China Chip Exec Says Crunch Could End by Mid-2022
The global microchip shortage will persist through 2021 but should end by the second or third quarter of 2022 on the back of manufacturers’ heightened efforts to boost production, according to an industry expert.
The remarks by Chu Qing, CEO of phone-chip producer Unisoc, were made at an industry summit on Thursday and come as makers of everything from smart vehicles to consumer electronics grapple with supply chain disruptions caused by the semiconductor crunch.
Chu listed the U.S. tech export restrictions on some Chinese tech companies including Huawei as a key factor behind the chip shortage, saying the containment policy has led to stockpiling which has only aggravated the problem.
“The stockpiles should have met huge market demand,” said Chu, adding that the situation worsened when some distributors and resellers speculated on the market.
In response Chu said he ordered a ban on stockpiling, also effective on the company’s agents.
Another key factor, Chu said, was the coronavirus-induced abnormal operations at ports globally, which have affected the normal offloading of goods from ships.
Research and advisory firm Gartner predicted in May that the worldwide semiconductor shortage would likely persist until the second quarter of 2022.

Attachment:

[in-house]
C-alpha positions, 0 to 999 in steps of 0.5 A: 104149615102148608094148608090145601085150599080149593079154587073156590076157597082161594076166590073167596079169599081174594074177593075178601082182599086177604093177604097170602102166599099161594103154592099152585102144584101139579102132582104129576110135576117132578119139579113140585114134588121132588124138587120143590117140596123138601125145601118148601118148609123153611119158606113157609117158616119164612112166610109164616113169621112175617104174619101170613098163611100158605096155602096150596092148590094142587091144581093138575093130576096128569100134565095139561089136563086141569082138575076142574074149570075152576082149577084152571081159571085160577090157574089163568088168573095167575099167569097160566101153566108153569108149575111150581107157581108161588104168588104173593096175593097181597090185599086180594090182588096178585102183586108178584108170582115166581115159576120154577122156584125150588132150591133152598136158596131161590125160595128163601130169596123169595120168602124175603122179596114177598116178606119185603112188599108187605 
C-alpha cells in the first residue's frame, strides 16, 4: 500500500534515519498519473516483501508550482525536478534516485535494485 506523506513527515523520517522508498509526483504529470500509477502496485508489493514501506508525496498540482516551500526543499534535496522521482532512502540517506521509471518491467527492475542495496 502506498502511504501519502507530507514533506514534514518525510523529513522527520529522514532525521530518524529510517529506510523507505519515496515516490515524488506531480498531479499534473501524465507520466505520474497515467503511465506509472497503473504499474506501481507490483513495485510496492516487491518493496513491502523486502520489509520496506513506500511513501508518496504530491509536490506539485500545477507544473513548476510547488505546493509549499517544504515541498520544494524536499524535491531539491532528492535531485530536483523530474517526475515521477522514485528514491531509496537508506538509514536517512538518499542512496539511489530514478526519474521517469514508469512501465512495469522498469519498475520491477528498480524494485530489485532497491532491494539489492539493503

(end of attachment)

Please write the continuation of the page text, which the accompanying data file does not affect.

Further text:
To mitigate risk and losses at that time Gartner suggested manufacturers tighten ties with distributors, resellers and traders on more urgent, niche components, and extend supply chain visibility to the silicon level addressing bottlenecks.
Since the Covid-19 pandemic catalyzed the global chip shortage last year, the world’s leading chipmakers have moved to ramp up their production capacities.
Earlier this month China’s largest contract chipmaker Semiconductor Manufacturing International Corp. unveiled plans to spend $9 billion on a new factory in Shanghai, which will focus on the production of 28-nanometer-and-above integrated circuits.
In June Taiwan Semiconductor Manufacturing Co. Ltd. started construction of its $12 billion plant in Arizona, which will focus on producing advanced 5-nanometer computer chips.
Contact reporter Ding Yi (firstname.lastname@example.org) and editor Flynn Murphy (email@example.com)
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